These numbers are important because they give you an appreciation of the business as is, and how it will generally manage itself moving forward. But, future success through releases is what really matters in the pharmaceutical industry. I believe that the main source of growth for pharmaceutical companies comes from their pipelines. Predicting the success of individual drugs in the pipeline is difficult at best; to make accurate predictions of drug successes you would need exclusive company data and a strong background in the area. However, it is reasonable to assume that future drugs will have similar levels of success as past drugs when they were in development. I believe that an investor should only look at drugs either in phase III or submittal because the probability of success is high, about 50% and 85% respectively, depending upon the data you sample, and it will not take too long to potentially get to market, making these cash flows material. Phase II and phase I have much lower probabilities of success and are often years from market, making the present value of these cash flows quite small. Thus, I believe that the proper valuation metric for growth for a pharmaceutical company is price/(drugs in phase III and submittal) or in other words cost per major drug in the pipeline. The following table summarizes the situation of the drug companies.
I have included Gilead because there was not a tremendous amount of quantitative information on Novartis' pipeline. This indicates that Lilly's growth is the second cheapest behind GlaxoSmithKline's. Yes one could say that its growth is cheaper because its drugs in the pipeline are not blockbusters. Lilly does have a possible blockbuster with alzheimer's drug solanezumab. Yet predicting blockbusters is a fickle science. Even if the drug cures a major illness, it may have significant side effects preventing its use in only the most dire situations. You can only know the true market for a drug until its released, so I believe that a company's pipeline should be analyze holistically. Glaxo may have a cheaper pipeline than Lilly. But I do not see it using these future drugs into free cash flow as evidenced by the free cash flow yield, which has consistently been below 5%.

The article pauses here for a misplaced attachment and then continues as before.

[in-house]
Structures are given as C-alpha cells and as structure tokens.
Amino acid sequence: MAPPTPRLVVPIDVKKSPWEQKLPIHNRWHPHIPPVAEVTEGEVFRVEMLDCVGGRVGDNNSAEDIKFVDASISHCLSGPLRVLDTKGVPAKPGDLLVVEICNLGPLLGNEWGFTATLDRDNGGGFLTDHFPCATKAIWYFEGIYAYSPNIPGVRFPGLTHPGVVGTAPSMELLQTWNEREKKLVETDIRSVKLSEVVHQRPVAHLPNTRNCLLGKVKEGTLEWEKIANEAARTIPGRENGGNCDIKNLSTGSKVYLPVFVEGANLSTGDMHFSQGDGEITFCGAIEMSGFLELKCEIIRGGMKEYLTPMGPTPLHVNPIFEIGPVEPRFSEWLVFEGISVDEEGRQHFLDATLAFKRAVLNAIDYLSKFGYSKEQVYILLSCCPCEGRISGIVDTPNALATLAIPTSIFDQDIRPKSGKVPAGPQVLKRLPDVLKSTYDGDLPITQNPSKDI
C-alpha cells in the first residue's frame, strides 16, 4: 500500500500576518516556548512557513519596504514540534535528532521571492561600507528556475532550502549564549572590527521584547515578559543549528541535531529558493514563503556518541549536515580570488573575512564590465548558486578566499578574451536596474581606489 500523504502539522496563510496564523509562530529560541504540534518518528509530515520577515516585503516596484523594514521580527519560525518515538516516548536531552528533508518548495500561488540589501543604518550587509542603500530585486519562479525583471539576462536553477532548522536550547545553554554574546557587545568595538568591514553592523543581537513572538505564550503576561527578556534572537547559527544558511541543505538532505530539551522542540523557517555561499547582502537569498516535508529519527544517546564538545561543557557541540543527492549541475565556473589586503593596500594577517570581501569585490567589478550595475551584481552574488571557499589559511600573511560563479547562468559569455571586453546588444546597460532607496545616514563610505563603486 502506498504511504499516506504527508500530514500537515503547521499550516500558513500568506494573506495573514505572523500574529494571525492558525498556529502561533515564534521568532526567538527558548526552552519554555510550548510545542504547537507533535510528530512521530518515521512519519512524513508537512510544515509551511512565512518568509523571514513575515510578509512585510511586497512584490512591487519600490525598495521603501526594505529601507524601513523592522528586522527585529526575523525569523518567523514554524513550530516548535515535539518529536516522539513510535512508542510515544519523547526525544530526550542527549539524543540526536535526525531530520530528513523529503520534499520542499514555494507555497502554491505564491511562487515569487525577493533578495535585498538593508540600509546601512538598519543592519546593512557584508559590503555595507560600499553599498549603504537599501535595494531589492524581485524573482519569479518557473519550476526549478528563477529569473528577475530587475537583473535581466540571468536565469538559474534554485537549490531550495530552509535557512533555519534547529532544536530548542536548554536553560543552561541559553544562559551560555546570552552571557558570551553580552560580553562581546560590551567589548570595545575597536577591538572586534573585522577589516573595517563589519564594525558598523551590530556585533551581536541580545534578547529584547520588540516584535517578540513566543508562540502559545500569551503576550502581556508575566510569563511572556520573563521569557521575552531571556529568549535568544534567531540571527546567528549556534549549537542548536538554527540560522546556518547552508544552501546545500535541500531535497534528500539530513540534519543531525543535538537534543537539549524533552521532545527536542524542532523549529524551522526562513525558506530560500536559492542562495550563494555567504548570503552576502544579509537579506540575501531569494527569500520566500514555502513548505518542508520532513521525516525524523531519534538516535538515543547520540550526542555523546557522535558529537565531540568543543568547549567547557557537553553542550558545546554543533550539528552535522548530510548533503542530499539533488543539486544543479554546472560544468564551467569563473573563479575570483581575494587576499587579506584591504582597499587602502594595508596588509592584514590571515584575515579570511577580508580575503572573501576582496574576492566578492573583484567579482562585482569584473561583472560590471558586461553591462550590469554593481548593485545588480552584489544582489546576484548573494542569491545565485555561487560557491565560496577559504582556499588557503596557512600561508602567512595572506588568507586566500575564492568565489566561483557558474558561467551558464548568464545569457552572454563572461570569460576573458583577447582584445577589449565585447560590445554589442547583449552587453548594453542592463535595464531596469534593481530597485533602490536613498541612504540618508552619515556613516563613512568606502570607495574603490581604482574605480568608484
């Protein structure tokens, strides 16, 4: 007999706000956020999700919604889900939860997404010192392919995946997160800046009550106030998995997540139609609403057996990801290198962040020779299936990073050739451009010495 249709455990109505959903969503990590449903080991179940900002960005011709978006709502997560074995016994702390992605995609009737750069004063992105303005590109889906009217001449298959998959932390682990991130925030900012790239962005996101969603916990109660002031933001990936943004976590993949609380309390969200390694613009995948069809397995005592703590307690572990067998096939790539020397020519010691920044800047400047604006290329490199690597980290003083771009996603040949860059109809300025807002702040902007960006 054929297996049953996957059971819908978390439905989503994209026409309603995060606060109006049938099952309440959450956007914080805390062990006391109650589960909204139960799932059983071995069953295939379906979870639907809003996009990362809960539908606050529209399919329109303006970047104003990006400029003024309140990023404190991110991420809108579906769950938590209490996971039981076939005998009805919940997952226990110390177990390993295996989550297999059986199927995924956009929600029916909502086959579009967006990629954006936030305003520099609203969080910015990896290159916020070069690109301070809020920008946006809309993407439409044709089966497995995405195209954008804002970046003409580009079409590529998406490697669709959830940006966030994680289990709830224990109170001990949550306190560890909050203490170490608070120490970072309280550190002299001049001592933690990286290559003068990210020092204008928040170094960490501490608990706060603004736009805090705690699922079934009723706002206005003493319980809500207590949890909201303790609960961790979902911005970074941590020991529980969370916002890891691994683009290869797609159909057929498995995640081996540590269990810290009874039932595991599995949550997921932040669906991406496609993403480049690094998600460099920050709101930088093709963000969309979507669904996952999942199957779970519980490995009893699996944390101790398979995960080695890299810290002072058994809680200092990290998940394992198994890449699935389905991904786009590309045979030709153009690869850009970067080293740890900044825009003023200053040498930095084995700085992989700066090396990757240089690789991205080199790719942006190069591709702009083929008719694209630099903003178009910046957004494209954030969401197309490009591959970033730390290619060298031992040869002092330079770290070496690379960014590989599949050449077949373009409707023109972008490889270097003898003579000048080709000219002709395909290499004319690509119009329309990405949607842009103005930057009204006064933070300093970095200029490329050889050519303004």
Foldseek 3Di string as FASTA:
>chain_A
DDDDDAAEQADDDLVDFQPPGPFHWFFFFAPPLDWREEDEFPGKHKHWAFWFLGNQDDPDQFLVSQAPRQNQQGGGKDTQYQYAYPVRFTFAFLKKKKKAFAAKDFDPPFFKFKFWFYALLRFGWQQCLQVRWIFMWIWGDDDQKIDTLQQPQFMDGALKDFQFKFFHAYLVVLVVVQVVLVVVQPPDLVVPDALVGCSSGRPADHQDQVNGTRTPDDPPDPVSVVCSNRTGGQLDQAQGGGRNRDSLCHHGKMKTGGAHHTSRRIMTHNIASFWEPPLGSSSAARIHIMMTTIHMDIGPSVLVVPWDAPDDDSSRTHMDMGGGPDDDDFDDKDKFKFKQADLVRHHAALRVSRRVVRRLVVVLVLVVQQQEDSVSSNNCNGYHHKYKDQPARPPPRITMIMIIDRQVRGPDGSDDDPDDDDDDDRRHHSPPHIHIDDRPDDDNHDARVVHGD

There certainly are major risks with this stock. The company will go through a phase of little growth, and could be subject to loss of investor confidence consequently. Even though Lilly's pipeline is quite robust, there is no guarantee the drugs make it to market, let alone become a blockbuster; and Lilly needs one of these drugs to become a blockbuster. However, it is a fair bet, because the development of new drugs will lead to the success of the company. The company is also subject to significant legislative threats, namely rebates for prescription drugs and caps on the price of drugs in the open market. These could severely decrease the revenue of the company. Additionally, there is intense competition from other drug makers that can render Lilly's drugs obsolete. The company does face significant risk from generics. However, the company has generally been successful at preventing Teva and other generic makers from preemptively producing generics. The company also faces legal claims, but Eli Lilly has had a strong track record of defending itself.
While Lilly will face some pains in the next year, it fundamentally remains a well managed drug company with enough drugs under patent to keep it stable. Its pipeline, assuming historical success rates, positions it well for future growth, and its pipeline appears to be cheaper to purchase than its competitors. At the same time, Lilly, has shown a history of rewarding shareholders with strong cash flows and dividend payments. While Lilly is not at levels beyond its competitors as an investment, it appears to be a strong option in this sector.